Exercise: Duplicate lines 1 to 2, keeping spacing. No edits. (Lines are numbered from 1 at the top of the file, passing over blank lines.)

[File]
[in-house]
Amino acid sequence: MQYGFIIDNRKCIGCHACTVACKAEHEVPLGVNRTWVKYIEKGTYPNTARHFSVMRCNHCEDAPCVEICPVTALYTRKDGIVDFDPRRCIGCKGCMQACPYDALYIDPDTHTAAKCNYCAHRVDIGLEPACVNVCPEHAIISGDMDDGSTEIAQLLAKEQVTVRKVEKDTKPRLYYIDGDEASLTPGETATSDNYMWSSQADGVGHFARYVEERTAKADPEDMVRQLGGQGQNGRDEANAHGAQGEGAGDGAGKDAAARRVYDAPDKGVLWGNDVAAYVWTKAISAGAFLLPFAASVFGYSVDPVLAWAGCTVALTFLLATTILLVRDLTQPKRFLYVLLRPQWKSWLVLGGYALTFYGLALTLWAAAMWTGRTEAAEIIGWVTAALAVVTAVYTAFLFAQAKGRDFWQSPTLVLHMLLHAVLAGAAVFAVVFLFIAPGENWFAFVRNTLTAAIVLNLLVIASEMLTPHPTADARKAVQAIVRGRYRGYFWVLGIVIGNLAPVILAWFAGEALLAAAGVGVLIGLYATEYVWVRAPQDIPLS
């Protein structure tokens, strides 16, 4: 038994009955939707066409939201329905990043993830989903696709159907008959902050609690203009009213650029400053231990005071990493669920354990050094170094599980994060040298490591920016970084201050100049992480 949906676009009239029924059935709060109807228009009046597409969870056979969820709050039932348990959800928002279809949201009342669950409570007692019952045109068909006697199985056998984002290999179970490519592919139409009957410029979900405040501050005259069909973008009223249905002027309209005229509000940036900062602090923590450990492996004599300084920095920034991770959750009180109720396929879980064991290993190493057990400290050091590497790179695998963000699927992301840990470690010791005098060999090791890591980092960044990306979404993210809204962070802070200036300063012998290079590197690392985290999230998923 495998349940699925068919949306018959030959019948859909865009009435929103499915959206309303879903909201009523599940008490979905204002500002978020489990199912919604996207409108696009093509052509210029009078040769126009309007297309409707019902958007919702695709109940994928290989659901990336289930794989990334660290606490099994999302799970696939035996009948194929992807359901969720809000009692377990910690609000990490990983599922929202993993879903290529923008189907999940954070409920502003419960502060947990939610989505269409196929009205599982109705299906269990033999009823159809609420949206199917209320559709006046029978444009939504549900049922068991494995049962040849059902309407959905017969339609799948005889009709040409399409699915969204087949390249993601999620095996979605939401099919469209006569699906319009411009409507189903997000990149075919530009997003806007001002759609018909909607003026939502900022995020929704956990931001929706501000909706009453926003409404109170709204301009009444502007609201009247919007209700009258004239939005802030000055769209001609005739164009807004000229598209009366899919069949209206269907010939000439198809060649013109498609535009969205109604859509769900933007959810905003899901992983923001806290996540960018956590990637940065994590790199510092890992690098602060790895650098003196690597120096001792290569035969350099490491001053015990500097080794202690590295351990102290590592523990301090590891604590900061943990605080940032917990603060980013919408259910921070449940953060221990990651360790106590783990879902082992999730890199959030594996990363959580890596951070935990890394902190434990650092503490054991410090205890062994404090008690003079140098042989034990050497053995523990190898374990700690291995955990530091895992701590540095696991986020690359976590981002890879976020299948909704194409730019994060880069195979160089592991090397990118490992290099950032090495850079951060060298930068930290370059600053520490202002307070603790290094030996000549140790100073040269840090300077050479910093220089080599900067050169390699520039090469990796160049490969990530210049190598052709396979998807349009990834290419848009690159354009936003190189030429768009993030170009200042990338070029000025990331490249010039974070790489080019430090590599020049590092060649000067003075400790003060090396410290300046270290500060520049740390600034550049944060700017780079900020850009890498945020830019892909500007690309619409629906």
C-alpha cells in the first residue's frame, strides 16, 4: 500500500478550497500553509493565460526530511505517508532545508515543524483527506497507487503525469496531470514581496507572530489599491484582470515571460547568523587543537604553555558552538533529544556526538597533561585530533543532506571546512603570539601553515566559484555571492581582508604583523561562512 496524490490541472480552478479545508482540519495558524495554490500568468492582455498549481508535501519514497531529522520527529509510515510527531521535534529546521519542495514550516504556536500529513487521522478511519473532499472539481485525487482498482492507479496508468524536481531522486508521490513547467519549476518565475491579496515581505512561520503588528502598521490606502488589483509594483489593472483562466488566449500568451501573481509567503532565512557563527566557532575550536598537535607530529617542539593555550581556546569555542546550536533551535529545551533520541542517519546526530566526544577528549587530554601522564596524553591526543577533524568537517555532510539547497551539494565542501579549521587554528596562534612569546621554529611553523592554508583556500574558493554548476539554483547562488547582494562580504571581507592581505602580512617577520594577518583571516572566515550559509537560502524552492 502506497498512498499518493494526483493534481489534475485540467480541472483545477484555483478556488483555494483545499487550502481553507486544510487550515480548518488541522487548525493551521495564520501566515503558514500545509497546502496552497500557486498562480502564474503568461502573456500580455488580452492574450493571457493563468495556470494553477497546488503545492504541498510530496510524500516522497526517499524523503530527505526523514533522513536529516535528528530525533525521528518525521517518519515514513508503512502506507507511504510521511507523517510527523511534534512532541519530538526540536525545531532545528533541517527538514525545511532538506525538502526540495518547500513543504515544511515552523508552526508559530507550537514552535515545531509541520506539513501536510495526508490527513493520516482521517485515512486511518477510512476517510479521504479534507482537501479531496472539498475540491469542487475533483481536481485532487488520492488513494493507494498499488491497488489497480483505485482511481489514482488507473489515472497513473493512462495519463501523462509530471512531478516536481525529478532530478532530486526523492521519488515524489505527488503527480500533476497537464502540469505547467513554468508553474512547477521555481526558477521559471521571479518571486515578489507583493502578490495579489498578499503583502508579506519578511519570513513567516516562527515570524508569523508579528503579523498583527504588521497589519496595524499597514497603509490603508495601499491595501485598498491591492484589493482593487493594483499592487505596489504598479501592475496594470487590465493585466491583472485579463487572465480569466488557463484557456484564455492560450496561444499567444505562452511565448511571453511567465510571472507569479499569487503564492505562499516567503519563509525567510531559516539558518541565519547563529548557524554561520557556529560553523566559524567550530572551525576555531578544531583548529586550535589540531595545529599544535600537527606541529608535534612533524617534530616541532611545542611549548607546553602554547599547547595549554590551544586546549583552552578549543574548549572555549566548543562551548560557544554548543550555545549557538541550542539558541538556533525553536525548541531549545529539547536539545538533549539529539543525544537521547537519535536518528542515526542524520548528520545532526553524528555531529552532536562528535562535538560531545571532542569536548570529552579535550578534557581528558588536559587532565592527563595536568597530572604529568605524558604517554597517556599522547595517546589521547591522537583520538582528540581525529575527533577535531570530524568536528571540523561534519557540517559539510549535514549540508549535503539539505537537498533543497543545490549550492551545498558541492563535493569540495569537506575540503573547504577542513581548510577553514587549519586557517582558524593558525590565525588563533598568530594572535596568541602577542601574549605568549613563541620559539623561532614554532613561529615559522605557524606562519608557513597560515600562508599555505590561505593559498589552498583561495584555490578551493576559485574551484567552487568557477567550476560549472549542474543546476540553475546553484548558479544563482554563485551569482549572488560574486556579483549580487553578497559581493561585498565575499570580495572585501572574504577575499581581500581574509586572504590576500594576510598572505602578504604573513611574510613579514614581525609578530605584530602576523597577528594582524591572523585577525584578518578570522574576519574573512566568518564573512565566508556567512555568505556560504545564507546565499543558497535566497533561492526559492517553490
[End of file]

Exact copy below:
[in-house]
Amino acid sequence: MQYGFIIDNRKCIGCHACTVACKAEHEVPLGVNRTWVKYIEKGTYPNTARHFSVMRCNHCEDAPCVEICPVTALYTRKDGIVDFDPRRCIGCKGCMQACPYDALYIDPDTHTAAKCNYCAHRVDIGLEPACVNVCPEHAIISGDMDDGSTEIAQLLAKEQVTVRKVEKDTKPRLYYIDGDEASLTPGETATSDNYMWSSQADGVGHFARYVEERTAKADPEDMVRQLGGQGQNGRDEANAHGAQGEGAGDGAGKDAAARRVYDAPDKGVLWGNDVAAYVWTKAISAGAFLLPFAASVFGYSVDPVLAWAGCTVALTFLLATTILLVRDLTQPKRFLYVLLRPQWKSWLVLGGYALTFYGLALTLWAAAMWTGRTEAAEIIGWVTAALAVVTAVYTAFLFAQAKGRDFWQSPTLVLHMLLHAVLAGAAVFAVVFLFIAPGENWFAFVRNTLTAAIVLNLLVIASEMLTPHPTADARKAVQAIVRGRYRGYFWVLGIVIGNLAPVILAWFAGEALLAAAGVGVLIGLYATEYVWVRAPQDIPLS